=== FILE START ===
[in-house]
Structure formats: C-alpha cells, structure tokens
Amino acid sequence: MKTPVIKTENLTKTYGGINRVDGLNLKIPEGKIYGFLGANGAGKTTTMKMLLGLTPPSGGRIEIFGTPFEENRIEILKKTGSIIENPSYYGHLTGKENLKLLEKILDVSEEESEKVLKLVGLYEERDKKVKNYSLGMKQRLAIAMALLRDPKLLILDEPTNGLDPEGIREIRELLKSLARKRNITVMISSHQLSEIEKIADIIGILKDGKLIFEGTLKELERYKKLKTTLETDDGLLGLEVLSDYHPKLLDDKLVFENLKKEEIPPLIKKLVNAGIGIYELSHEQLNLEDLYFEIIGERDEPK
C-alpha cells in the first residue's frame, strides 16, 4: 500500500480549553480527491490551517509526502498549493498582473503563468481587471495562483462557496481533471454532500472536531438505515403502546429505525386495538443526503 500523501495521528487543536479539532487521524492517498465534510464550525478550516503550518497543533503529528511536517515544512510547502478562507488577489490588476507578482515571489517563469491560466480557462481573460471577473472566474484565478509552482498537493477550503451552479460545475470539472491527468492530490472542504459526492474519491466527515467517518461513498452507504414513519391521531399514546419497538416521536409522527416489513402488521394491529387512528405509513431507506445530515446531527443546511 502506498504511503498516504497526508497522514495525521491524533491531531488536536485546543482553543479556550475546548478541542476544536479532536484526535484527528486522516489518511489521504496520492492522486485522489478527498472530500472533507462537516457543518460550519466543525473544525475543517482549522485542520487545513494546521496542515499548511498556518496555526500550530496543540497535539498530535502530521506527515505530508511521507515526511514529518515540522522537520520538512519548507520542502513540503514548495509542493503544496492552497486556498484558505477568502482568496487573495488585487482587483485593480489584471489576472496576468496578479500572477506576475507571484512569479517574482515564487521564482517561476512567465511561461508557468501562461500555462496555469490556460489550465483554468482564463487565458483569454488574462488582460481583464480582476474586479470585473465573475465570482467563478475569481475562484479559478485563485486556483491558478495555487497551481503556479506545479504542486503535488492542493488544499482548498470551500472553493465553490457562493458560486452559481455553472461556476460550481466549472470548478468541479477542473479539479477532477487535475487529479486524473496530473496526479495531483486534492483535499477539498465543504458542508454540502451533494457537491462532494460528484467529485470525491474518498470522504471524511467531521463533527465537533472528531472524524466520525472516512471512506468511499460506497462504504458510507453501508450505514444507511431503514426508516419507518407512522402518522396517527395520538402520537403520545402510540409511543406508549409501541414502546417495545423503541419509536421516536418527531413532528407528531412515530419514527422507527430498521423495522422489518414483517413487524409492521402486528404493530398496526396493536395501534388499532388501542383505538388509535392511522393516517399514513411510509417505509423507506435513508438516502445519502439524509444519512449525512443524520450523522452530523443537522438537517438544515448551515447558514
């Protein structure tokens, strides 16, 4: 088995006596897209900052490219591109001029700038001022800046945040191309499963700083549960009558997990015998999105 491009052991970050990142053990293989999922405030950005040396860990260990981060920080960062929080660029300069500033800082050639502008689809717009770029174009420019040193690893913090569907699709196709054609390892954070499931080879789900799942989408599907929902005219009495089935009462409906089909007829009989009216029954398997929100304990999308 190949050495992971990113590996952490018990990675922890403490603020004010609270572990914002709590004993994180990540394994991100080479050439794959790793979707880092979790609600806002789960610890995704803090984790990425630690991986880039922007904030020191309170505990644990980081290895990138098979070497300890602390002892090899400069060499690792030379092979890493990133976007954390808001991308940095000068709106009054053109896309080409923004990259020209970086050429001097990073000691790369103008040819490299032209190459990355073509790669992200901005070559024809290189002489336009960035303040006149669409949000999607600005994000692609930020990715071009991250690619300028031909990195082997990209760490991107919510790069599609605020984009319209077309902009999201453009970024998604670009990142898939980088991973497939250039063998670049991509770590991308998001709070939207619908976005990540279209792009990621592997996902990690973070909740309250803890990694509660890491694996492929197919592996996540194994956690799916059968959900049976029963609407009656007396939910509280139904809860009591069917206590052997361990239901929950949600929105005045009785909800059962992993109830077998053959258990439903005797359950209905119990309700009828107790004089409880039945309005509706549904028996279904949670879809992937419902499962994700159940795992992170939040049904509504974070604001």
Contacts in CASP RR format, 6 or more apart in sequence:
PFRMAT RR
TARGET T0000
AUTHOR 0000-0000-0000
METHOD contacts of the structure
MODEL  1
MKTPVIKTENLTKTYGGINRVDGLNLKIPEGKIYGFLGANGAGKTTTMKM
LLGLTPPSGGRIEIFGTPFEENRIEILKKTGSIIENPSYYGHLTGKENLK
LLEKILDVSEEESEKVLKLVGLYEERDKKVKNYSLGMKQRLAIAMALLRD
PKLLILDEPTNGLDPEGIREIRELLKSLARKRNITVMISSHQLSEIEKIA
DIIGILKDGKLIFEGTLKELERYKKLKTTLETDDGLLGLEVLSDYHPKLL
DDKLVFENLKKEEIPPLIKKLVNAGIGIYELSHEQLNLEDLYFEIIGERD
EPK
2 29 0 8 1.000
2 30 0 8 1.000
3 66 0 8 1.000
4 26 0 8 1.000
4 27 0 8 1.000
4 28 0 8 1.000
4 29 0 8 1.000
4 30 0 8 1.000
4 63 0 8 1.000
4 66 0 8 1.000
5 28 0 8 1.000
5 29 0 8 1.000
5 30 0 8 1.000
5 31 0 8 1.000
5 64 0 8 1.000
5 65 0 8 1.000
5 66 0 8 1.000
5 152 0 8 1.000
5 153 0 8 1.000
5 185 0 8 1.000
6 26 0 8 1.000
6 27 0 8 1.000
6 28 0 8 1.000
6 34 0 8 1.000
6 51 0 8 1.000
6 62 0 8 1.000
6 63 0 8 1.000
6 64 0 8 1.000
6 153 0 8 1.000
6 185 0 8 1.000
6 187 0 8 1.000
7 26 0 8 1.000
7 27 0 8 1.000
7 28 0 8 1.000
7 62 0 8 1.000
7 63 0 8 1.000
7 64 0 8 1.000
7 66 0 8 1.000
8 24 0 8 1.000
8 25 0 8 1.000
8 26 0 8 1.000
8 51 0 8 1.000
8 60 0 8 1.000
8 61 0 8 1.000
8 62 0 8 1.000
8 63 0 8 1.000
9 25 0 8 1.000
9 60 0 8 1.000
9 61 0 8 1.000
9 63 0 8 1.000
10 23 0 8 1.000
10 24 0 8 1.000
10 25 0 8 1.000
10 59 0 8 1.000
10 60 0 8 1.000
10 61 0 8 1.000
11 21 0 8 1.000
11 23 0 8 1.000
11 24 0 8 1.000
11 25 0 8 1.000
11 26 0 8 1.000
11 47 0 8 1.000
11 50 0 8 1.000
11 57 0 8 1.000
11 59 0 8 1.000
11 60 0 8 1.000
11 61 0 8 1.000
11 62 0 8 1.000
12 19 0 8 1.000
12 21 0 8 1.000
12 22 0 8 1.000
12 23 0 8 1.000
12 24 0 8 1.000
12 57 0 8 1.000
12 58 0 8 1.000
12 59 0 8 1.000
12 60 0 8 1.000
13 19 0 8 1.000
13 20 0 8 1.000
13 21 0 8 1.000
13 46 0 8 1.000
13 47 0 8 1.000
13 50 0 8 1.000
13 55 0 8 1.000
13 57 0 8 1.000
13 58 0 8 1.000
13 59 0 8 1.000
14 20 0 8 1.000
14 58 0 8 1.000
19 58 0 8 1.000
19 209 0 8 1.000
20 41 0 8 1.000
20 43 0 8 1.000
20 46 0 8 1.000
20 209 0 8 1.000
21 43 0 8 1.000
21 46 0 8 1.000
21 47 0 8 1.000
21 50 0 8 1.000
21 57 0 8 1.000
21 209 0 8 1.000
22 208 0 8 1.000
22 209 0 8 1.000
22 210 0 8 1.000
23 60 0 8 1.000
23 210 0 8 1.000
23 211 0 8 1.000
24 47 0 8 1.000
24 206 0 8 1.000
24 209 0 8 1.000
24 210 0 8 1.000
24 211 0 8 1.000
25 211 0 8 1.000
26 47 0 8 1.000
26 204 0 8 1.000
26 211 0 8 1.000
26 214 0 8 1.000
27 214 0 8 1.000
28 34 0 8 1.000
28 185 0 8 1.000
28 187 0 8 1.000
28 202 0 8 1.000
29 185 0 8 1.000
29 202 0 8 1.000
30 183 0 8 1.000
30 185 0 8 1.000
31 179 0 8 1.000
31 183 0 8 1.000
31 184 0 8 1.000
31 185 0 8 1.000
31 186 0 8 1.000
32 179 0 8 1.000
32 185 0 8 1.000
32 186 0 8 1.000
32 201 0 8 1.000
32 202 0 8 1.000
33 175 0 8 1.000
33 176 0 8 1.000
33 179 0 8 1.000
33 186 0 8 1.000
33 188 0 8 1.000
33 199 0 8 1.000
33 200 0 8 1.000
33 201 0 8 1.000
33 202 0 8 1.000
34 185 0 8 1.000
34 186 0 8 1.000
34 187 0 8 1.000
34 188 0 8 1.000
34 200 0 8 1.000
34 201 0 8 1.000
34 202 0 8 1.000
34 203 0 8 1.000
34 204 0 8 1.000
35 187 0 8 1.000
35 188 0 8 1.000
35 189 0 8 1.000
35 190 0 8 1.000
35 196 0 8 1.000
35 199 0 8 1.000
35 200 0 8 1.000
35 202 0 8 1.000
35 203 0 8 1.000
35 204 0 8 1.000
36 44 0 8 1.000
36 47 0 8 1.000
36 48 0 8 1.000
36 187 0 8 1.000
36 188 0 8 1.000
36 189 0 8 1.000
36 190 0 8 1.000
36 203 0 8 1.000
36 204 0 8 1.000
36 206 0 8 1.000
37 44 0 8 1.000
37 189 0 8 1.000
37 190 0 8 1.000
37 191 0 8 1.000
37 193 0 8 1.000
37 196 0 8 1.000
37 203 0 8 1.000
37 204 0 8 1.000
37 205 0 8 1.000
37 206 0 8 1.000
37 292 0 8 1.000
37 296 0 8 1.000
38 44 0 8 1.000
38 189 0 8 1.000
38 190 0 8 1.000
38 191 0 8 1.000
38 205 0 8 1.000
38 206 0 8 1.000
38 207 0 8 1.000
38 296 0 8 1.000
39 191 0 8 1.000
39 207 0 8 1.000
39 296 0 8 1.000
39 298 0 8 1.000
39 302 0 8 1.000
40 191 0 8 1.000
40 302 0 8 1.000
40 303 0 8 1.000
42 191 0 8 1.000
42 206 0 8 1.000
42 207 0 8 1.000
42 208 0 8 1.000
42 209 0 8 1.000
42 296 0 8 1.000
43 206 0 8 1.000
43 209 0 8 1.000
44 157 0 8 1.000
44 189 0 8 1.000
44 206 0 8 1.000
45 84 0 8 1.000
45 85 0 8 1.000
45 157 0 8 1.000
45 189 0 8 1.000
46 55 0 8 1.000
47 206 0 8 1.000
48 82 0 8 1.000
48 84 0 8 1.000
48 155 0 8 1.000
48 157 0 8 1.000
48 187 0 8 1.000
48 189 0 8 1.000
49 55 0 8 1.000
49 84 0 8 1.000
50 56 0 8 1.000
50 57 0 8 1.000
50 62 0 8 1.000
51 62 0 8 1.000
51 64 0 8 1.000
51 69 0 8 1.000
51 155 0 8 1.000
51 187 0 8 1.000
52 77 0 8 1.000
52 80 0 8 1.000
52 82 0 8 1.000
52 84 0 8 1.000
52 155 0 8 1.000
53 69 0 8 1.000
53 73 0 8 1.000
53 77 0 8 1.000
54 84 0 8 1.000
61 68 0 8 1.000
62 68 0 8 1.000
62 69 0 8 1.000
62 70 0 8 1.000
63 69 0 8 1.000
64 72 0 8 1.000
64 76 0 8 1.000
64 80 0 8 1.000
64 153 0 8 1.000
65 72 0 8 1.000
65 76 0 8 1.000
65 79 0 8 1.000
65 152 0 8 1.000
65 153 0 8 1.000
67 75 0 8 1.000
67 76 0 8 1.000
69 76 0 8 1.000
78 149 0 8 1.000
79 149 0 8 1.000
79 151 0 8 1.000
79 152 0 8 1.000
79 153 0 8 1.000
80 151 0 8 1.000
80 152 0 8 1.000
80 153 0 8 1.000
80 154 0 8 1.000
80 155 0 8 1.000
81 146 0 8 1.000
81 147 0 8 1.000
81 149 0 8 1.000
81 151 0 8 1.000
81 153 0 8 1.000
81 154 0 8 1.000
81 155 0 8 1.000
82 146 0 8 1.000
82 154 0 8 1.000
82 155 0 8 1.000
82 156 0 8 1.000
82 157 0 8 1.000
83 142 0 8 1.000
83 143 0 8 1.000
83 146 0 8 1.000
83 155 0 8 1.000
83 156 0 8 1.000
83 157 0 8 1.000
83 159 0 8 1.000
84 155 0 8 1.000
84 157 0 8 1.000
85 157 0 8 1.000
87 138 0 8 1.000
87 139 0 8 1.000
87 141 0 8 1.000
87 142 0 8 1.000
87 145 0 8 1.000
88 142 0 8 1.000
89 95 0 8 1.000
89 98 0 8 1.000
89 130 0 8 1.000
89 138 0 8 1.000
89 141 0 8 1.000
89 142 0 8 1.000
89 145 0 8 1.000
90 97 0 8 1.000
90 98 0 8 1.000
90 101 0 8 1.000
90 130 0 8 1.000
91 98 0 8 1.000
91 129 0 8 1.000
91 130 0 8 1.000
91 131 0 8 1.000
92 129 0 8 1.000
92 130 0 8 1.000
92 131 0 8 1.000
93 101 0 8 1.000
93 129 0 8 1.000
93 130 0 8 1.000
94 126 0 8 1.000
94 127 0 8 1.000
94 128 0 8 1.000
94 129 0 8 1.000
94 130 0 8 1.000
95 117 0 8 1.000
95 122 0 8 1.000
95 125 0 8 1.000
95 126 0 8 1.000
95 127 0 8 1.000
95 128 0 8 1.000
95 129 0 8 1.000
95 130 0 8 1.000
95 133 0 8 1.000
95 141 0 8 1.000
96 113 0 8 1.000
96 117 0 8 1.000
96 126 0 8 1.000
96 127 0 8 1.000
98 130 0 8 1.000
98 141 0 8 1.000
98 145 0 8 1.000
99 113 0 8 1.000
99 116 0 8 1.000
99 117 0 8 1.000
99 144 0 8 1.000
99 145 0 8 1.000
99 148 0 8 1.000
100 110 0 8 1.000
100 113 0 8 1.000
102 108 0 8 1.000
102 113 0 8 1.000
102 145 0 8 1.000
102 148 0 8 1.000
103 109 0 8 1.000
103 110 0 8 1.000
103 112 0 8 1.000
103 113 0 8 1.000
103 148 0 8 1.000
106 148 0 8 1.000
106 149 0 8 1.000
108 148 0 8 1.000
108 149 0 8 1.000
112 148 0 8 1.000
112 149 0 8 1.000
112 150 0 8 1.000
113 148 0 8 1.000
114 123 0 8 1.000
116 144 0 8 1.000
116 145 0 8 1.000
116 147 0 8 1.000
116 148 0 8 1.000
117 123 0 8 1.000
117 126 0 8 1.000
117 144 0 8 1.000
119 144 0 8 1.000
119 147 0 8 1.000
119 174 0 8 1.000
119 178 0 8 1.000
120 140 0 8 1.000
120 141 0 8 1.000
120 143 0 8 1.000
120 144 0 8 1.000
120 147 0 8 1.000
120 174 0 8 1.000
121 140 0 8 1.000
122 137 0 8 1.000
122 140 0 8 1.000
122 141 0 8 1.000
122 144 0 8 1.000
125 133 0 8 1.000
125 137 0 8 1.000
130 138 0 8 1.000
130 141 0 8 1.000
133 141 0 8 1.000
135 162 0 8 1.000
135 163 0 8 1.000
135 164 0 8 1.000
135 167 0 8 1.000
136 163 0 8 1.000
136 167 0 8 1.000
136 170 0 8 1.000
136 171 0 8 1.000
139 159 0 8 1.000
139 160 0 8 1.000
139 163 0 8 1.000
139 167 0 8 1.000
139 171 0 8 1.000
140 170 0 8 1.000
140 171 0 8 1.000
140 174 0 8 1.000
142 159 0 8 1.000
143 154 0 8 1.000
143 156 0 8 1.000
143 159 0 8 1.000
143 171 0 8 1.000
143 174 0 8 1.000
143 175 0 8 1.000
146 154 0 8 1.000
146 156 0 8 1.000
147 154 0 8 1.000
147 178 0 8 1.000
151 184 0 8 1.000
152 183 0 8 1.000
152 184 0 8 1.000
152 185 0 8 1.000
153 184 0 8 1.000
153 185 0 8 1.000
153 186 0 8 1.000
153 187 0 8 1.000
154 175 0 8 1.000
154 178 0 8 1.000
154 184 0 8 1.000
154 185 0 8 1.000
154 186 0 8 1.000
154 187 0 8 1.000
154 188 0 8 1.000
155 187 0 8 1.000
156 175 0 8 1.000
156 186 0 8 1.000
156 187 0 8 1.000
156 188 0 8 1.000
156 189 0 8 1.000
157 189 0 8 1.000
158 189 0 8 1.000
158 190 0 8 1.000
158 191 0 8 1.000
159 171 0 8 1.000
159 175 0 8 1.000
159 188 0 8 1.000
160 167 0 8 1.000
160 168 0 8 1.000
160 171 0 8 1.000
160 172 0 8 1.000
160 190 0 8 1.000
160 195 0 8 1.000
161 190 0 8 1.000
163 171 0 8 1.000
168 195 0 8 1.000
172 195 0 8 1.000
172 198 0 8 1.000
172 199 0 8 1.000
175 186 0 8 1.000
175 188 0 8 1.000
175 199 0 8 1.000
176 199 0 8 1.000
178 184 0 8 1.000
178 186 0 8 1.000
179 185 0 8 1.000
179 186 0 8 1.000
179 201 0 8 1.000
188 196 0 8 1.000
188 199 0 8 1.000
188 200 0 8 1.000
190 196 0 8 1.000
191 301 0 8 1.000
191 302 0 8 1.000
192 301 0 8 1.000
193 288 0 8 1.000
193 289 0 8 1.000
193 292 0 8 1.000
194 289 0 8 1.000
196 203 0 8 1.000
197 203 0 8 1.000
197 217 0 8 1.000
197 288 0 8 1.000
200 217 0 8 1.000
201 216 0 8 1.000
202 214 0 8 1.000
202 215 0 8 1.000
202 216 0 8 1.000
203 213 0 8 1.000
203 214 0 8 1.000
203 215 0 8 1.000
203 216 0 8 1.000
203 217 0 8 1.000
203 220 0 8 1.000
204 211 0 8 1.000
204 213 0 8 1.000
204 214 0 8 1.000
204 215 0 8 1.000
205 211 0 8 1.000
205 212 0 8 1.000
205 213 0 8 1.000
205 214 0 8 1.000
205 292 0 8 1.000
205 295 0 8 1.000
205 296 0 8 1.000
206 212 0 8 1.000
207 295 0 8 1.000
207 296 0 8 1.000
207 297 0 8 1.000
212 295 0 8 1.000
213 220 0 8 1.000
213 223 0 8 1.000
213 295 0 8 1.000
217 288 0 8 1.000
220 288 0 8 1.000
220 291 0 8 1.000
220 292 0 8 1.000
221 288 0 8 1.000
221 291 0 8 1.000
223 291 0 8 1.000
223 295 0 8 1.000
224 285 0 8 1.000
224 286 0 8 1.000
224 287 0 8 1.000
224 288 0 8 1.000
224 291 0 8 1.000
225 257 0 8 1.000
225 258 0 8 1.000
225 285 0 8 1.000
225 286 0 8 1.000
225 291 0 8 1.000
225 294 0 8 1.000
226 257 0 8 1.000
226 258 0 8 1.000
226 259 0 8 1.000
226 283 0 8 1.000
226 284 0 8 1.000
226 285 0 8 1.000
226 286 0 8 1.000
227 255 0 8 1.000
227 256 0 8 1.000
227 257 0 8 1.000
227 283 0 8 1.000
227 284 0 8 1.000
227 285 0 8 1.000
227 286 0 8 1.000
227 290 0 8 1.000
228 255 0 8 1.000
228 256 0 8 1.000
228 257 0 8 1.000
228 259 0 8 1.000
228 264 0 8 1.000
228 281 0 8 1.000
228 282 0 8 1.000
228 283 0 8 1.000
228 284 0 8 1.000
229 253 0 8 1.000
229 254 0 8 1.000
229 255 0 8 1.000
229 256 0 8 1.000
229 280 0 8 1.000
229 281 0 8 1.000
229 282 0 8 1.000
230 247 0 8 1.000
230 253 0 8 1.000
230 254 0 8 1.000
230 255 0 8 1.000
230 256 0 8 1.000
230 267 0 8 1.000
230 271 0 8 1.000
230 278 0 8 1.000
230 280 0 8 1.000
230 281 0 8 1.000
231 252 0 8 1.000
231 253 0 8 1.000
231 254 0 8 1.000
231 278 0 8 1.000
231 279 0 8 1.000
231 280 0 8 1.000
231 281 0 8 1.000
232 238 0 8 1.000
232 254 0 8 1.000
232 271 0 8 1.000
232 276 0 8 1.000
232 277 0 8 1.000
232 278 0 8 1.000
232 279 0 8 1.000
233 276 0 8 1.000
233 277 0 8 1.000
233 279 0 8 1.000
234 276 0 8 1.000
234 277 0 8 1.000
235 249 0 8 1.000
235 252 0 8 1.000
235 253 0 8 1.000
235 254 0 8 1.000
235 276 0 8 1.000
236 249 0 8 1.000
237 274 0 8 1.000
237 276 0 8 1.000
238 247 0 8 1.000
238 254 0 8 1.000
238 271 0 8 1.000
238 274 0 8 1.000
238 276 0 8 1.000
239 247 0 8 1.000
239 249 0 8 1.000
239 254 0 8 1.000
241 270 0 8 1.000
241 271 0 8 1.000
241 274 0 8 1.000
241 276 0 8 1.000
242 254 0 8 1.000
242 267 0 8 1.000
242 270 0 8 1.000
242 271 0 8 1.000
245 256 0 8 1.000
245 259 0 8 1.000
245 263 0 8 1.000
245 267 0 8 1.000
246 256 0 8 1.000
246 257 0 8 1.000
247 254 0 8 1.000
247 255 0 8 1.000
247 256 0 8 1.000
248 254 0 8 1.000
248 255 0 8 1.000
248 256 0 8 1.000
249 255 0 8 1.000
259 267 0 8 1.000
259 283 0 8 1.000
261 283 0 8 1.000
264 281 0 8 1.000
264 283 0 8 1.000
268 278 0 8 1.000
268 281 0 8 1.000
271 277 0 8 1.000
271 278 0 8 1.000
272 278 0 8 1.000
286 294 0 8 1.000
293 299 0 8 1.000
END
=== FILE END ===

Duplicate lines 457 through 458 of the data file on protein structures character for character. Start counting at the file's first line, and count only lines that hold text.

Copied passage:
156 175 0 8 1.000
156 186 0 8 1.000